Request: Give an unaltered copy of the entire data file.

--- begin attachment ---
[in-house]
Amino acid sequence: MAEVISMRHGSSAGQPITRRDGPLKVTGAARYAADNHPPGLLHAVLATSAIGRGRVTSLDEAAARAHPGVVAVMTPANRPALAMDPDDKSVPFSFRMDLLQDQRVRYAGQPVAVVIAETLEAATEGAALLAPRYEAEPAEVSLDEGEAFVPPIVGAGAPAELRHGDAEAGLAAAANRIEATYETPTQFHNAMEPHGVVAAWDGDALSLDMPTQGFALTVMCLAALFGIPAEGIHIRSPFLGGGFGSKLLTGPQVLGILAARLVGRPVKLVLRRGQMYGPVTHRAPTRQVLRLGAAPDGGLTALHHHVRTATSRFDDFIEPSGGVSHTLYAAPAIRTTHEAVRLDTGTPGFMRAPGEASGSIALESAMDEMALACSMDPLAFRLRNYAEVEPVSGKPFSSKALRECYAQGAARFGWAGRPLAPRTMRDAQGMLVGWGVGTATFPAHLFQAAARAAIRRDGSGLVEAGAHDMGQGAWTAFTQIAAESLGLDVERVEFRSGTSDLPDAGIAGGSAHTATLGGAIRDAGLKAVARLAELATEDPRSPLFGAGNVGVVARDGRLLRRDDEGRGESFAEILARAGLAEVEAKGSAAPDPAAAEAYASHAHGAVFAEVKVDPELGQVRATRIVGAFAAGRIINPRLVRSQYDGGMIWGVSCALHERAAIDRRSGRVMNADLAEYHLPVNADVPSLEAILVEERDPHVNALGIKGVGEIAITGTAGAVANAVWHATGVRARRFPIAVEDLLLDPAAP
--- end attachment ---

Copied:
[in-house]
Amino acid sequence: MAEVISMRHGSSAGQPITRRDGPLKVTGAARYAADNHPPGLLHAVLATSAIGRGRVTSLDEAAARAHPGVVAVMTPANRPALAMDPDDKSVPFSFRMDLLQDQRVRYAGQPVAVVIAETLEAATEGAALLAPRYEAEPAEVSLDEGEAFVPPIVGAGAPAELRHGDAEAGLAAAANRIEATYETPTQFHNAMEPHGVVAAWDGDALSLDMPTQGFALTVMCLAALFGIPAEGIHIRSPFLGGGFGSKLLTGPQVLGILAARLVGRPVKLVLRRGQMYGPVTHRAPTRQVLRLGAAPDGGLTALHHHVRTATSRFDDFIEPSGGVSHTLYAAPAIRTTHEAVRLDTGTPGFMRAPGEASGSIALESAMDEMALACSMDPLAFRLRNYAEVEPVSGKPFSSKALRECYAQGAARFGWAGRPLAPRTMRDAQGMLVGWGVGTATFPAHLFQAAARAAIRRDGSGLVEAGAHDMGQGAWTAFTQIAAESLGLDVERVEFRSGTSDLPDAGIAGGSAHTATLGGAIRDAGLKAVARLAELATEDPRSPLFGAGNVGVVARDGRLLRRDDEGRGESFAEILARAGLAEVEAKGSAAPDPAAAEAYASHAHGAVFAEVKVDPELGQVRATRIVGAFAAGRIINPRLVRSQYDGGMIWGVSCALHERAAIDRRSGRVMNADLAEYHLPVNADVPSLEAILVEERDPHVNALGIKGVGEIAITGTAGAVANAVWHATGVRARRFPIAVEDLLLDPAAP